A Shard of Glass:
A Severed Career & The Founding of  Project: Music Heals Us

On December 5th, 2013, the night before a chamber music concert tour across Israel, I shattered a glass bowl into a million little pieces into my left hand and my career as a performing violist came to a screeching halt. The ensuing months consisted of doctor’s appointments and painful surgeries, attempts to remove the seemingly invisible but impossibly painful glass shards – to little avail. I moved away from New York City to live with my family while my performing was on hold, and began to allow myself to consider possible alternate career paths, ultimately signing up for a nursing aide course with the American Red Cross as a first step.

Part of this course included a week-long residency in which I was given the opportunity to work one-on-one with a number of patients in a nursing home, and it was here that I met the woman who “180’d” my life and career: Ruth. Ruth was a late-stage Alzheimer’s patient who I was warned “hadn’t spoken in years,” could only “scream to communicate,” and “was very stubborn and difficult to work with.” I was advised by my mentor to “just get in and get out, get your job done, and harden yourself to the screams,” but when it was my turn to work with her, I could not do it. Her screams were too much for me and instead of pushing her to get on to the next patient, I chose instead to sit and simply hold her hand in silence. And in this silence, a miraculous thing happened… our hearts met and “the woman who had not spoken in years” turned to me and began speaking in complete sentences. I was amazed. I was elated. And my chest burned hot.

Each day as I continued my training, I saved a little extra time for those quiet moments with Ruth – and each day, the “speechless, difficult patient who only screamed,” would calmly converse with me. Upon the last day of the residency, as we shared another quiet moment, I promised Ruth that even though the residency was over, I would be coming back – but next time I hoped to converse with the voice with which I knew best how to speak my heart: through my viola.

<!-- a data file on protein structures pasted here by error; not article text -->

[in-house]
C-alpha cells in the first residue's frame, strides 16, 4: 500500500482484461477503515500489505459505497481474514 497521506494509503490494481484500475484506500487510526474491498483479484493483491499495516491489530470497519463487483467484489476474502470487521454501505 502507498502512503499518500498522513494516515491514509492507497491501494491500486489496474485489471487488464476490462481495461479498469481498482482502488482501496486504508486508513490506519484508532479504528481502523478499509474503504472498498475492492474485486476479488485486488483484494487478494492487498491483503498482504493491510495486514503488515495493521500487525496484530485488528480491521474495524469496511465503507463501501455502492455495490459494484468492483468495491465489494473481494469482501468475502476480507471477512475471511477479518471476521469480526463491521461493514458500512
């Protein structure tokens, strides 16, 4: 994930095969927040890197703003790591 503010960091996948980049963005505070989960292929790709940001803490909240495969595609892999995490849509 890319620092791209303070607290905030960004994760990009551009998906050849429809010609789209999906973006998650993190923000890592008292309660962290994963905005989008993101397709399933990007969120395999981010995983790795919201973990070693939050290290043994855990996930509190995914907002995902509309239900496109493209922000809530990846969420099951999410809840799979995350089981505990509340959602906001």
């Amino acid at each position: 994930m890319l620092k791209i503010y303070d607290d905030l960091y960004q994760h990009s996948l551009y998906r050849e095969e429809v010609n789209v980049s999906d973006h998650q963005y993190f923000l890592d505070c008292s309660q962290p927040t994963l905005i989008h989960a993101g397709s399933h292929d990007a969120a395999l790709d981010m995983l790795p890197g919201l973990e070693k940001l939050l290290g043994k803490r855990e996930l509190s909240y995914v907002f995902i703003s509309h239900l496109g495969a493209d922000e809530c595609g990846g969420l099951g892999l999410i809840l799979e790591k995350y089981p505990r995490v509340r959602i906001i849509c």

As I left that day, I felt a heat in my chest unlike anything I had felt in years. My chest burned, radiated, and resonated with the truth, purity, and honesty of my connection with Ruth, and I felt a purpose, calling, drive, and forward motion that put everything else into its place. I needed those moments of connection. Ruth needed those moments of connection. Booyaaaah!! The suppressed 12-year-old who had first fallen in love with music woke up with a vengeance and I knew I had found my home again. I called my family and told them with urgency, “I’m starting a concert series that will exist to reach the forgotten in our society. I’m starting it now, and it’s going to be called Project: Music Heals Us.

“When you find what you love, fear will become an afterthought…”